Readers of the blog know that for the past few weeks, I have been crowd sourcing comments for my KM book that will be published by the ABA in early 2014. Thanks to all who have commented here and sent me emails with other comments.
Last week we talked about disappointment and failure. This week, a more rosy topic: the future of KM. Read more
If you have been following my blog, you know that I have been crowd-sourcing comments for my KM book that will be published by the ABA in early 2014. Last week, I crowd-sourced comments about who leads KM in law firms. Thank you to those who commented (both on the blog and in emails directly to me). This week, it’s all about disappointment and failure.
I’m not talking about the various failures that we all have experienced in KM (or other) efforts in our careers. I’m talking about the failure of KM itself. Read more
I’m excited to report that I am writing a book about KM in the legal profession and it is scheduled for publication by the ABA in 2014. If you know me, then you know that I am a big fan of collaboration. I’m also always trying to think of ways to do things differently, better, and more effectively. I think I have come up with a way to make this a better book — one that will really resonate with KM professionals, law firm leaders, and those who want to learn about KM, and/or who are thinking of getting involved in KM in their law firm or legal department. That approach is to crowd source parts of the book from the KM community. See more below the chart…
I’m starting this experiment by seeking comments Read more
Box, formerly known as Box.net, is a cloud-based file sharing and content management platform. While some people think of Box as similar to Dropbox, Box is better suited to enterprises, like law firms, mainly due to its superior security and management features.
Dropbox and others have made attempts to match Box’s enterprise prowess, but Box repeatedly scores higher in head-to-head comparisons, like this one from InfoWorld. Box has, for a long time, had a great presence outside of large law firms, capturing the business of more than 90% of Fortune 500 companies. Read more
I am constantly reminded of the importance of communicating effectively. And I am repeatedly convinced that a simple message delivered in a simple way is most effective.
Last Thursday, I participated on a speaking panel with Lisa Gianakos, Director of Knowledge Management at Pillsbury Winthrop Shaw Pittman LLC. The topic was “Leveraging KM Technologies and Methods to Grow Legal Project Management.” Since we weren’t sure about the audience’s familiarity with knowledge management or legal project management, we started with an overview of both. I handled KM, Lisa handled LPM. Read more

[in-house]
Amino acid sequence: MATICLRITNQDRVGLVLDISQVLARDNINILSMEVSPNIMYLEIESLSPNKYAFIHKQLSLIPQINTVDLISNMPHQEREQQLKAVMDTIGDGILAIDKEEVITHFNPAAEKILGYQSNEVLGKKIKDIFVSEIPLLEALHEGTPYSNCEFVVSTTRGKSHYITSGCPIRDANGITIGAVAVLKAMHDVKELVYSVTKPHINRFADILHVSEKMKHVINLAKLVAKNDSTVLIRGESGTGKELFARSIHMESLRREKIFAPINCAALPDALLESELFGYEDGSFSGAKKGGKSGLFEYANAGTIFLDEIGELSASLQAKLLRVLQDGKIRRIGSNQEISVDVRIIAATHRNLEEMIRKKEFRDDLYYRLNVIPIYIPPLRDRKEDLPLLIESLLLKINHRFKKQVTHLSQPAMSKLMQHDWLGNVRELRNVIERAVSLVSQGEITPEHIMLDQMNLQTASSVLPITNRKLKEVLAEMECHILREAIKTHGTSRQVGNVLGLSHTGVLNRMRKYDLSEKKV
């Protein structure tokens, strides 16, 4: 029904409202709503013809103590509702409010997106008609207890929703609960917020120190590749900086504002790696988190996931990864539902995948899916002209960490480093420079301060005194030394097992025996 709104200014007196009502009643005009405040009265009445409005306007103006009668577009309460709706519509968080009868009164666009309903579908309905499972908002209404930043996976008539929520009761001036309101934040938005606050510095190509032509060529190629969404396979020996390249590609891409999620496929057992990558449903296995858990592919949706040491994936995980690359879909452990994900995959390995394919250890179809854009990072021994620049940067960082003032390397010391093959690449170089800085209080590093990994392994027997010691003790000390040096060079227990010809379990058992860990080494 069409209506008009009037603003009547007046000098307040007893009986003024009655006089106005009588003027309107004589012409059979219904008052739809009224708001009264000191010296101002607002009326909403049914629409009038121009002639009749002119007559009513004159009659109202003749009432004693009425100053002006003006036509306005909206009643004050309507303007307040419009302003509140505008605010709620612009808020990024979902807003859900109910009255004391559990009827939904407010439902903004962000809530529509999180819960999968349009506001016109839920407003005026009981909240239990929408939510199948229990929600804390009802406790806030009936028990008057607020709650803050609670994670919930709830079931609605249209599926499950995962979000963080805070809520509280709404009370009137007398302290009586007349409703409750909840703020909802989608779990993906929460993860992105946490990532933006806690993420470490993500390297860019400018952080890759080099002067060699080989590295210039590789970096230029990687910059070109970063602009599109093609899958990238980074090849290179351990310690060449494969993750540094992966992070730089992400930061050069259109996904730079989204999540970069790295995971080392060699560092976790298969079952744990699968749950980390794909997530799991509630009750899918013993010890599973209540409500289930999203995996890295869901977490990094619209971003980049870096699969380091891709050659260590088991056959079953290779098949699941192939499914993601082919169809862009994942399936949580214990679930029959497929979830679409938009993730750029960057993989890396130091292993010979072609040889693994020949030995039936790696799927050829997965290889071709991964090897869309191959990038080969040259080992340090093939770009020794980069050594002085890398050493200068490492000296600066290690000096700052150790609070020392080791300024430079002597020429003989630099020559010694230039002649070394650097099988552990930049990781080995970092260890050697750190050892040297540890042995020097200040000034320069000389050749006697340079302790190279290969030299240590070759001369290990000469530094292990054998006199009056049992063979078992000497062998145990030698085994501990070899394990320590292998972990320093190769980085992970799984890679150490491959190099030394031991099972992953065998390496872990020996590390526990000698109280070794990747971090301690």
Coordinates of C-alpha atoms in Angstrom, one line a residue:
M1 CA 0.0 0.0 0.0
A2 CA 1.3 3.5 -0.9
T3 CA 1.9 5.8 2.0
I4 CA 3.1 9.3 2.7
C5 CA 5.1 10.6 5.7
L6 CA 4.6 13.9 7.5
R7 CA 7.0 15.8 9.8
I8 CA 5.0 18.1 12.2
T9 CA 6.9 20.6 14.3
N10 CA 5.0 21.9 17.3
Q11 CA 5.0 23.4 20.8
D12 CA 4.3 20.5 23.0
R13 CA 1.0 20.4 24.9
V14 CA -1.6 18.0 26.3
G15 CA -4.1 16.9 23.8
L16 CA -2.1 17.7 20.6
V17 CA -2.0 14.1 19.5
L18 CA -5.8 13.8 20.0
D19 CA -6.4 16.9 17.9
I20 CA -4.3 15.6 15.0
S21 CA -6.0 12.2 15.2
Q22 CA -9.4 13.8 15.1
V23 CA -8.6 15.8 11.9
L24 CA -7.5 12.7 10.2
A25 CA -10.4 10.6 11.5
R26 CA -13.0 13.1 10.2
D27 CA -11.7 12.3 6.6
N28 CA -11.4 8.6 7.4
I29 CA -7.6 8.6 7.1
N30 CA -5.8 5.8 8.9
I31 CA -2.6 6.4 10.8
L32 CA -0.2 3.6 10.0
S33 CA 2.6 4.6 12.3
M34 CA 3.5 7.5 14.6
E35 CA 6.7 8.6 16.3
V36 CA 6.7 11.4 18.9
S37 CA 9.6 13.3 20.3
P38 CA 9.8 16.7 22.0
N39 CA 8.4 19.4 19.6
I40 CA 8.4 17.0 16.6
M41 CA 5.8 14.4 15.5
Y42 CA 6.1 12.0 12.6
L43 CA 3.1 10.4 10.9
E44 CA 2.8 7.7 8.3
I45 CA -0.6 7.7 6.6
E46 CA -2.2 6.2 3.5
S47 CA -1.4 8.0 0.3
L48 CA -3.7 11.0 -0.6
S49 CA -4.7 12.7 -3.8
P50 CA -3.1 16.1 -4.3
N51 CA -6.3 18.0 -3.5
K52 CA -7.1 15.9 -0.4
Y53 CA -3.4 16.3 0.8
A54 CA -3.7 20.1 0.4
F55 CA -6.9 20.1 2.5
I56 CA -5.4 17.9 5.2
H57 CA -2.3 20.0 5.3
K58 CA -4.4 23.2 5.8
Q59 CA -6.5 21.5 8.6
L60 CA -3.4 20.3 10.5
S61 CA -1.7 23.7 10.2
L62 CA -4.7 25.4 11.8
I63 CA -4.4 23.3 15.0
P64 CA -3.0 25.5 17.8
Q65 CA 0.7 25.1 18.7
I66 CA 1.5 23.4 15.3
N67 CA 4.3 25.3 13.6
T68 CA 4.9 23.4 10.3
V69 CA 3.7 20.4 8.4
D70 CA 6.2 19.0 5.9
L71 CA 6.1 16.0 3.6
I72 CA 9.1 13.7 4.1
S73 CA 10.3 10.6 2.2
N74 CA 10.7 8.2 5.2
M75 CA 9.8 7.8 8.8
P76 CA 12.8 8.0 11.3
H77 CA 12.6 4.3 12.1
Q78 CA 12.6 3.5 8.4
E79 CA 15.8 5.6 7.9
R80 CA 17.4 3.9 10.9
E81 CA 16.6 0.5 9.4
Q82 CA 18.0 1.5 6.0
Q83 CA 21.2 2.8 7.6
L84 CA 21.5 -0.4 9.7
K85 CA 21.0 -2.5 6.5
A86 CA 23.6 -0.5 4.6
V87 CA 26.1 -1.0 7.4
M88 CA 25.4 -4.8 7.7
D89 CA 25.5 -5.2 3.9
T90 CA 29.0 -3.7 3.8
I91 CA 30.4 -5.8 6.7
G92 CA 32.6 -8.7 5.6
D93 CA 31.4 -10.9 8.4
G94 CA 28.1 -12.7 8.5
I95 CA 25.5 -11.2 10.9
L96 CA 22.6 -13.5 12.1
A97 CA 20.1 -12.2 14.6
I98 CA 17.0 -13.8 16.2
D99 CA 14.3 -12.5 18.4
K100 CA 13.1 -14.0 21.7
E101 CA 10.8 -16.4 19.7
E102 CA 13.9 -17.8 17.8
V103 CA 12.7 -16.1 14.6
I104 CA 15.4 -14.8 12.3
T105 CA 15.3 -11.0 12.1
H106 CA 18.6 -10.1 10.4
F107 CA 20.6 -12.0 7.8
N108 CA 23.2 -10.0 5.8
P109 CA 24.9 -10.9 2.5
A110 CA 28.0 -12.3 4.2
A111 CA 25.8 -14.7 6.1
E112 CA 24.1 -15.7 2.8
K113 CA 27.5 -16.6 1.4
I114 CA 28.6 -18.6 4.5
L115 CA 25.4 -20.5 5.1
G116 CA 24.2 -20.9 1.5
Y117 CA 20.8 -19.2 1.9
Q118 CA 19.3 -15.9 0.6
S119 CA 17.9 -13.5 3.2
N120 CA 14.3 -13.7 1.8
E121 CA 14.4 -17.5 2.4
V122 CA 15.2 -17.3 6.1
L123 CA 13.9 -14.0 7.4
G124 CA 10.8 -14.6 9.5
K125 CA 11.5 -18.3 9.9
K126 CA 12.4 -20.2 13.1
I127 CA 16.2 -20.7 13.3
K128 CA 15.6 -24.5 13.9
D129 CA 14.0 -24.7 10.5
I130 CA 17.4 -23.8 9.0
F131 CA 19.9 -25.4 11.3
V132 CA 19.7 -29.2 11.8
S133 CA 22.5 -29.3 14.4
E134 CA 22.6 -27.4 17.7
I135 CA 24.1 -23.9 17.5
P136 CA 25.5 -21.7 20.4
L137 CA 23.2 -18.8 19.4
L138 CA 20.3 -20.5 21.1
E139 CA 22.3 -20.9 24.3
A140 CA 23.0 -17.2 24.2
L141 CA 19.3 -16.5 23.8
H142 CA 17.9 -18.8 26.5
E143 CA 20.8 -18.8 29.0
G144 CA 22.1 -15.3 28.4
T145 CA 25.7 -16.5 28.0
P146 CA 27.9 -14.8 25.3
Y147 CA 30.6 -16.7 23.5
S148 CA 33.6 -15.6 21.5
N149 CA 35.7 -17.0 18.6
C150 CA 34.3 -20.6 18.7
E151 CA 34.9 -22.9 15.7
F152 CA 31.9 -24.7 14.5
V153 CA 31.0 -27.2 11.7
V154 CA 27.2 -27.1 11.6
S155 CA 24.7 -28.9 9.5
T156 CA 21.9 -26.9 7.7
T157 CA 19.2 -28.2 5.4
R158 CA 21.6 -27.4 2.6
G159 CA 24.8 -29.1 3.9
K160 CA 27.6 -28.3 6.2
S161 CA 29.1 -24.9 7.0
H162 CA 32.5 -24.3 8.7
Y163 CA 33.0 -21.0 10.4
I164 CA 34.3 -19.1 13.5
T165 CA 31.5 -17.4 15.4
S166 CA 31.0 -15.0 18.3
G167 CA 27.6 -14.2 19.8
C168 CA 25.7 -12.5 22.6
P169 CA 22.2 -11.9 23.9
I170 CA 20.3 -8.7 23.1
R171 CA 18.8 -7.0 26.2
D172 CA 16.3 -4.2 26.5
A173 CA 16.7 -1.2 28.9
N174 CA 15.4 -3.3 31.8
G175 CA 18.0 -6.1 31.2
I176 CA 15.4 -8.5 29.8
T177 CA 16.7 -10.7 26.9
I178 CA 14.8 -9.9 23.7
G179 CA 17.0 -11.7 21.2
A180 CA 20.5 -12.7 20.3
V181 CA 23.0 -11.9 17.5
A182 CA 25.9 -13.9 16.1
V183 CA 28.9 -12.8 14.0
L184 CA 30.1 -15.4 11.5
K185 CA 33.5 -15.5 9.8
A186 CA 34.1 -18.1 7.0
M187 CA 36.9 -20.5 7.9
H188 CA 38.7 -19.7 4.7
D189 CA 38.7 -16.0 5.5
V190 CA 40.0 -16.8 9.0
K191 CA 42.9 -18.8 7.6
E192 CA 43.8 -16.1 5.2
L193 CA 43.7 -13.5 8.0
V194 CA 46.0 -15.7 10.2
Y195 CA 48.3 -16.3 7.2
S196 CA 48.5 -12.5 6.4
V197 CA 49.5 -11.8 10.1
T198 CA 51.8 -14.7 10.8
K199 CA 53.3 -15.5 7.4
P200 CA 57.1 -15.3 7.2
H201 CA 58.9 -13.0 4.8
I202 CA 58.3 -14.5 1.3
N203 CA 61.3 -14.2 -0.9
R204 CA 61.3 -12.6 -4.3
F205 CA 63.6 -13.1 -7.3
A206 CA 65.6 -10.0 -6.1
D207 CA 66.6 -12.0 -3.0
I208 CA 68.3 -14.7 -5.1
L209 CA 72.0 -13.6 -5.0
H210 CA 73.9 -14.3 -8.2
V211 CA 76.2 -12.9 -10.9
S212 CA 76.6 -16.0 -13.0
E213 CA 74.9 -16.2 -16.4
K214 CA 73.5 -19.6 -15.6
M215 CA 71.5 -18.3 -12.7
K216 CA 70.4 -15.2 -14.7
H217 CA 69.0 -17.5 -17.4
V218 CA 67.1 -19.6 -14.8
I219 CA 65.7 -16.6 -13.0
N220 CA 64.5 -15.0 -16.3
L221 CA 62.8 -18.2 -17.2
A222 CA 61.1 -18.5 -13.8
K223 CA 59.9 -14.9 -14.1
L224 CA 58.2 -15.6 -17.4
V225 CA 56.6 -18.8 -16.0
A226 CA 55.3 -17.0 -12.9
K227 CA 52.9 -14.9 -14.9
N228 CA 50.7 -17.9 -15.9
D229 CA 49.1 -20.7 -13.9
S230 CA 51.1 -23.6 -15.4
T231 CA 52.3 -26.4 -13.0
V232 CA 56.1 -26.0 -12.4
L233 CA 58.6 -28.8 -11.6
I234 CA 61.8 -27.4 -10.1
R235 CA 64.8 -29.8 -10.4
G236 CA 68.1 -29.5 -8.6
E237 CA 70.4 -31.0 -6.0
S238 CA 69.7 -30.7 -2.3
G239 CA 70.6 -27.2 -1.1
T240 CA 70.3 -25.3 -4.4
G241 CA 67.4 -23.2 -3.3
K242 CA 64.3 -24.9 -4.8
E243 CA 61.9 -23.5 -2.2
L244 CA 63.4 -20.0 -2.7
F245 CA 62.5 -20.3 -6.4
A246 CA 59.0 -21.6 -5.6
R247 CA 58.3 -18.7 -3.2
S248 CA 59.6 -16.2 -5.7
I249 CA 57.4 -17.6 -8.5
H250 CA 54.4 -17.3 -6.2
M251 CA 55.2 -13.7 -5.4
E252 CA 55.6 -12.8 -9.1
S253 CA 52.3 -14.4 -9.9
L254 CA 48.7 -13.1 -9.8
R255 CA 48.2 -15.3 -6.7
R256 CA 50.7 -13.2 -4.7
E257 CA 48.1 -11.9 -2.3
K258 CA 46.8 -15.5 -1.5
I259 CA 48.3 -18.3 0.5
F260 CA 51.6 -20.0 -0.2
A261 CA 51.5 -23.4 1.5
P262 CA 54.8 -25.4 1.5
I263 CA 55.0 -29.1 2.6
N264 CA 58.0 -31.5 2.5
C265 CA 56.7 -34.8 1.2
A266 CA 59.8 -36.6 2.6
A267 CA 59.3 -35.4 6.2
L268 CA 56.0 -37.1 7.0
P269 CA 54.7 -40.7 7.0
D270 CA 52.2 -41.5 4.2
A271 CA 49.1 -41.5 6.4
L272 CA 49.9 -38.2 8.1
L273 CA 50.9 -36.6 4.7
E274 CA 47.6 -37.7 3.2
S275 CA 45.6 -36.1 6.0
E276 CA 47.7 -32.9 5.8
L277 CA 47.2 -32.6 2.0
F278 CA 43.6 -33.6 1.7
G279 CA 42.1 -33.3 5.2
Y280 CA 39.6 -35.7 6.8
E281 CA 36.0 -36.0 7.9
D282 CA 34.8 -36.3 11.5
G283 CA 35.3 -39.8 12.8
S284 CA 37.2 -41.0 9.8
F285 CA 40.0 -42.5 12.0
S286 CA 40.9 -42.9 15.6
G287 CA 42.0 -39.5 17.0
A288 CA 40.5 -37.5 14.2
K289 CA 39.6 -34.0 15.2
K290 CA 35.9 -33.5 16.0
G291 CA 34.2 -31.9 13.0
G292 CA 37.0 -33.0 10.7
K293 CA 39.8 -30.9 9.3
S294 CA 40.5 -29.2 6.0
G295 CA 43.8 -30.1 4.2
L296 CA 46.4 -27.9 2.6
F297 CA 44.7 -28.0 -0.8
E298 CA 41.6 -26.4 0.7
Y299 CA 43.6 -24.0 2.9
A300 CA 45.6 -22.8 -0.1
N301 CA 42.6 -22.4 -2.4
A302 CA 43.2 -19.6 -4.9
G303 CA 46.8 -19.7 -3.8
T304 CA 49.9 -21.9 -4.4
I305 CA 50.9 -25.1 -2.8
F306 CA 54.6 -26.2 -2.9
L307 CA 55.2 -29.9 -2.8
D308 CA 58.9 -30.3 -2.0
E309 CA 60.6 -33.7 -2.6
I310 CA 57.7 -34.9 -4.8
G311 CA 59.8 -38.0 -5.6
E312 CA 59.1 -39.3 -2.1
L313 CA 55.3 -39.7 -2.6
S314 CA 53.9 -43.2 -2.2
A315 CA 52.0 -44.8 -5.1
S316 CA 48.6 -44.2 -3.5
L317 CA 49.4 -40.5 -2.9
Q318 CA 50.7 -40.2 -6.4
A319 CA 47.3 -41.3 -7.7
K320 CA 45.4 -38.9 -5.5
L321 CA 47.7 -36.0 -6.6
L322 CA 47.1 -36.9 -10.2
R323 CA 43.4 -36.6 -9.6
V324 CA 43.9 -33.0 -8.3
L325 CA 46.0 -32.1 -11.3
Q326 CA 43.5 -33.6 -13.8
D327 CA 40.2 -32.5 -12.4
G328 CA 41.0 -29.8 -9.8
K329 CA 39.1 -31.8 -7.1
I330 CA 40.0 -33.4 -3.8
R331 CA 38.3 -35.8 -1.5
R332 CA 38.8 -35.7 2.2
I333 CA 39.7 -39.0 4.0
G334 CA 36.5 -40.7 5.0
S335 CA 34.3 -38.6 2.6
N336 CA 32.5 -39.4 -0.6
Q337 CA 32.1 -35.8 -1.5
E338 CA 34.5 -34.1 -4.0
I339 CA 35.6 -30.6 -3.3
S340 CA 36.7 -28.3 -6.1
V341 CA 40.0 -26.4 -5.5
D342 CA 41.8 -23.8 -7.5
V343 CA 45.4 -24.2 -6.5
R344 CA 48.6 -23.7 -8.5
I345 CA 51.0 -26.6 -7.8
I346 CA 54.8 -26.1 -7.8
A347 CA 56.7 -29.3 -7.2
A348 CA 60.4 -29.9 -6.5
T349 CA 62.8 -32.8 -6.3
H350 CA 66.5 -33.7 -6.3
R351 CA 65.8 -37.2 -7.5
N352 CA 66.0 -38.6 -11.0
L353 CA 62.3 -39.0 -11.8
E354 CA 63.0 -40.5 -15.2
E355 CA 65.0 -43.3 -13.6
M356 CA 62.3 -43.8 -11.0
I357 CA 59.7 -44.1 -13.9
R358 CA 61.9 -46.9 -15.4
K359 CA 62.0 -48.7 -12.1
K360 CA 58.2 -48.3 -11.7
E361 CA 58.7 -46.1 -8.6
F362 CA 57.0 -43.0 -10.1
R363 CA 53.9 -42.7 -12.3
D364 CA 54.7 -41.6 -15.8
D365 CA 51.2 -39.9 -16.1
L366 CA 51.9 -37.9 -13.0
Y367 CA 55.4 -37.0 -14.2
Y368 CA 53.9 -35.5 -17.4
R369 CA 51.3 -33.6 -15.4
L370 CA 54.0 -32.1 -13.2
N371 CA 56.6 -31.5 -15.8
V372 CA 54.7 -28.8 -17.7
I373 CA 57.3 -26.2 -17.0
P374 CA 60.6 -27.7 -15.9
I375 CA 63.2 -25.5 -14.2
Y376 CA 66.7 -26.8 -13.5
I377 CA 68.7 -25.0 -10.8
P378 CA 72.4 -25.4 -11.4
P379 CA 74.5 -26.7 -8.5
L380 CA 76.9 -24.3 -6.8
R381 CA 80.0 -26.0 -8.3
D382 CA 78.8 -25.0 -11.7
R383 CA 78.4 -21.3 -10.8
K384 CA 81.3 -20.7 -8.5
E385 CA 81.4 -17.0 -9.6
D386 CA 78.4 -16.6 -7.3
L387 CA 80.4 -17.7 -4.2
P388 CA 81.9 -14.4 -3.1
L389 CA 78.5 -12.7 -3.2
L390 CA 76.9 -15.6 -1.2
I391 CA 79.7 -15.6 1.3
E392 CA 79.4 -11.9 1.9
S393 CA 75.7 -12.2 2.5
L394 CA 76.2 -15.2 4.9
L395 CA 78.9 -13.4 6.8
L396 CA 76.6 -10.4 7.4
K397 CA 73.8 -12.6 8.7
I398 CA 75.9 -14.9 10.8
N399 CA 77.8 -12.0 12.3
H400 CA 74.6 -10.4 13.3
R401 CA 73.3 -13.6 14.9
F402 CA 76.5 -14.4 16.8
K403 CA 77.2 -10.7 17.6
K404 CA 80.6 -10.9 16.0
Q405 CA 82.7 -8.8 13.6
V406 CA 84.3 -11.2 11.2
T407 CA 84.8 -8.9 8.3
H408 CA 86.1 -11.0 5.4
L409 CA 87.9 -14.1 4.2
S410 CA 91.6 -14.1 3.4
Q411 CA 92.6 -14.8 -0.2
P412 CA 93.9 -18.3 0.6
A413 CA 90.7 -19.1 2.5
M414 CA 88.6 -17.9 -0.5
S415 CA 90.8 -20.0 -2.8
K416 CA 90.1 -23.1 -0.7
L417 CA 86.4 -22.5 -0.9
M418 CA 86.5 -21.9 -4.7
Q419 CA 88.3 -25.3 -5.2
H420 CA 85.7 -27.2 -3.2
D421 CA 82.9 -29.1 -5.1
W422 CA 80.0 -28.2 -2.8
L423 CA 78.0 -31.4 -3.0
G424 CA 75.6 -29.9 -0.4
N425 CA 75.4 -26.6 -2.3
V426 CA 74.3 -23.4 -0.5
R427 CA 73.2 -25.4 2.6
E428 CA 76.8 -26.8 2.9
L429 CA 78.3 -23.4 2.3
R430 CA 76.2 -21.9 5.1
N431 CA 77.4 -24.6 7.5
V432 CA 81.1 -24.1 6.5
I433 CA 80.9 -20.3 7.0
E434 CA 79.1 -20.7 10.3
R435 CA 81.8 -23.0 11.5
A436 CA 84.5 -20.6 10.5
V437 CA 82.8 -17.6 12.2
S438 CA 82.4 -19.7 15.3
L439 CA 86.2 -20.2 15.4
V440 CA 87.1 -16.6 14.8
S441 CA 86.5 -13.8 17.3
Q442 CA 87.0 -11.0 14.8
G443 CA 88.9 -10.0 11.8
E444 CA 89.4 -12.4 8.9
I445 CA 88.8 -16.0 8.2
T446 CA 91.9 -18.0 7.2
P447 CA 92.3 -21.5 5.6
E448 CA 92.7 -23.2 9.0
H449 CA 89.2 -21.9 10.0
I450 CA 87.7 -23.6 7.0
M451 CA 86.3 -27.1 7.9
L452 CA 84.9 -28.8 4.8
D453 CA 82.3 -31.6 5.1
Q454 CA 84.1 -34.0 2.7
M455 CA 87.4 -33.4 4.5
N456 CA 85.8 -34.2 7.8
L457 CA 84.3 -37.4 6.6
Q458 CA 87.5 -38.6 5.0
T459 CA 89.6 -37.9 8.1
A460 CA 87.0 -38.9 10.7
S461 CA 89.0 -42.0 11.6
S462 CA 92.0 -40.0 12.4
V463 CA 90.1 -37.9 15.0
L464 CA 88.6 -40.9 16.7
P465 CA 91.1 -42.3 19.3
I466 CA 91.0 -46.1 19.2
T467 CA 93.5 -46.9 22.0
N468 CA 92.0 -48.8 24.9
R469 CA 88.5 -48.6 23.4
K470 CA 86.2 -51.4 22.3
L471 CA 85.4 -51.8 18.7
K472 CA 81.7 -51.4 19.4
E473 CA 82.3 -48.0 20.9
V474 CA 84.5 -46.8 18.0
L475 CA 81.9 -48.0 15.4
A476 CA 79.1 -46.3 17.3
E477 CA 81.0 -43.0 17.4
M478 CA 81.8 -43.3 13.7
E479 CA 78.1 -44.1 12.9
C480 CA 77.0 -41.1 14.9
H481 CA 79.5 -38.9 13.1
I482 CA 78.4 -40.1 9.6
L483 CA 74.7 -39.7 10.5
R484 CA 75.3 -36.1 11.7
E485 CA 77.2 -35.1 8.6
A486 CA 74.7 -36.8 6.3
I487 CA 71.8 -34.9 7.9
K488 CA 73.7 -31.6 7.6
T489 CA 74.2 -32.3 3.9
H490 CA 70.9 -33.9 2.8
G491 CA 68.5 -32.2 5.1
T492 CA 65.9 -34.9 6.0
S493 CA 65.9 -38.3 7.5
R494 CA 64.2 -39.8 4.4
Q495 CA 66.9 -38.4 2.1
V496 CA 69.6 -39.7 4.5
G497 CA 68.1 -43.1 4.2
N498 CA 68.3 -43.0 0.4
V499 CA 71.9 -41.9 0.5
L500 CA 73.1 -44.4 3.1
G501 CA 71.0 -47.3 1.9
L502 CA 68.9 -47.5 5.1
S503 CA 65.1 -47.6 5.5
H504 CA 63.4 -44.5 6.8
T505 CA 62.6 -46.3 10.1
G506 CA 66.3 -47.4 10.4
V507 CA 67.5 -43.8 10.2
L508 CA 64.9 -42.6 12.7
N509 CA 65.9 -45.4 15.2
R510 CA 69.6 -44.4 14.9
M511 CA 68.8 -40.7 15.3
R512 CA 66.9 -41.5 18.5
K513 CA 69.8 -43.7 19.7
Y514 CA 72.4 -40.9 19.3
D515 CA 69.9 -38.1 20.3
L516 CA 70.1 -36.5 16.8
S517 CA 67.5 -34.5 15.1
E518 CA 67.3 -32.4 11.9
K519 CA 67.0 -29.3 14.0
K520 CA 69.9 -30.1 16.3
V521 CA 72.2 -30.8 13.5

I am looking forward to speaking on a panel at the 11th Annual Law Firm Information and Technology Forum, on April 25, 2013, sponsored by Thomson Reuters.
The topic is Leveraging KM Technologies and Methods to Grow Legal Project Management.
Here is the description from the conference:
Knowledge Management (KM) has proven to be an effective means to improve the practice of law. Through KM, many firms now have mature technologies and methods for effectively gathering, Read more
These days, I’ve been reverting a bit to my college life when I studied philosophy, and revisiting some old texts. Not surprisingly, I’m coming across pearls of wisdom in the writings of the ancient thinkers. This, from Seneca‘s Letters From a Stoic (Letter VI – On Sharing Knowledge), caught my eye and reminded me that there’s nothing new under the sun:
“Nothing will ever please me, no matter how excellent or beneficial, if I must retain the knowledge of it to myself. And if wisdom were given me under the express condition that it must be kept hidden and not uttered, I should refuse it. No good thing is pleasant to possess, without friends to share it.”
Although he studied law, I am doubtful that Seneca suspected, almost 2000 years later, that lawyers and law firms would be challenged by what came to be known as knowledge management. I further doubt that he could imagine that some would question the value of sharing knowledge.
Give a man a fish and you feed him for a day. Teach a man to fish and you feed him for a lifetime. – Chinese proverb.
As knowledge management professionals, we want to encourage sharing and the dissemination of knowledge throughout our organizations. We know how hard it can be to do that and to encourage people to do the same. You may have set up wonderful systems and resources to help promote this, but sometimes it may seem that you just can’t reach everyone with the “good word” of KM.
Don’t be frustrated. Be creative.
As a KM professional, you are a “go to” person in your firm. People come to you for answers. Read more
Here’s a little tip that I have been doing for years. Before I travel, I check my LinkedIn connections in the area where I’m going. It helps remind me who I’m connected with and it gives me an excuse to catch up with an old friend or colleague.
Here’s my step-by- step method for pre-trip connection planning:
1. Go to LinkedIn’s Advanced Search page. The link is in the upper right-hand corner, next to the search box. Read more
On a recent flight from Chicago to New York, I realized that there is a lot of important information to process when traveling. There’s also a lot of unimportant information – noise. I sat in the emergency row, so I had even more to process than some of the other passengers (e.g., the emergency exit door weighs 50 pounds and it needs to be completely removed prior to exiting).
What struck me is that even in an environment where certain information is so critically important — life and death in some instances — the airline also muddied the water with frivolous information. Read more